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Furious backpedaling: the Peloton ad controversy



'Wow, that was fast.'


That was the initial reaction to the Peloton ad that 'resurrected' Chris Noth, or more accurately Mr. Big, after the Sex & the City character died shortly after using the famous stationary bike.


I saw articles praising the rapidity with which the ad was produced, and wondering if this set a new norm for the advertising industry in terms of turnaround.


And just like that... the narrative changed.


Very serious allegations have been made about Chris Noth.


Allegations that are horrifying.


So much so that Peloton has pulled the ad from circulation.


This was a smart move.


But it does raise a few questions.


In particular, is there value in capitalizing on or responding to a major social or pop culture event that is unfolding or has just happened.


There can be, depending on the approach and tone you take.


The problem is that I think we are so eager to join or shape a narrative that we do not think of the potential complications.


I can think of several instances of brands issuing tweets in the midst of unfolding news, or to mark a historic event, that just feel tonally off or brazenly opportunistic.


This situation is somewhat different.


To a certain extent, this situation--the allegations against Noth--was something somewhat harder to predict.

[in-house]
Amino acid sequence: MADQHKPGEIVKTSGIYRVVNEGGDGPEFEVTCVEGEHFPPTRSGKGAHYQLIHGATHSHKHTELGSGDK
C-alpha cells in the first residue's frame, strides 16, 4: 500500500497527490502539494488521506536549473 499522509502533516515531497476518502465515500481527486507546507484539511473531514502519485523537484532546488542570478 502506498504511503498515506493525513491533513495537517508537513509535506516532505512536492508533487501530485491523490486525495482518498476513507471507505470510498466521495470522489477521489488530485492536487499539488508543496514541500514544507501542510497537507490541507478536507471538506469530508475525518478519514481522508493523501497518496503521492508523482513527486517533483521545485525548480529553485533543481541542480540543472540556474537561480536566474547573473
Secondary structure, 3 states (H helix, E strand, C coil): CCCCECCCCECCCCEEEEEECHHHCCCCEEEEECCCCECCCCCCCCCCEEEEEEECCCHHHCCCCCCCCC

And yet, it wasn't.


Just look at the news over the past couple of years.


I could cite several examples, but a quick Google search will indicate that Noth is far from an isolated individual in terms of alleged, or real, awful actions and behavior.


Featuring a celebrity in an ad campaign always comes with a considerable risk.


Because as well as we think we know them, we really don't.


Tying your brand to someone famous has as much potential to elevate it as it does to tarnish it by association.


Does that mean you don't respond to a fictionalized death associated with your product?


No.


But it may mean taking a little more time or effort to think about how you do it, and to really consider the risks involved, as far-fetched as they may seem.


And taking time to vet the content and talent involved.


It isn't possible to get everything right.


But it is possible to limit your exposure to reputational damage.


In short, sometimes, instead of racing toward something, you need to stop and catch your breath.


That is not just a lesson for Peloton, but for all of us.



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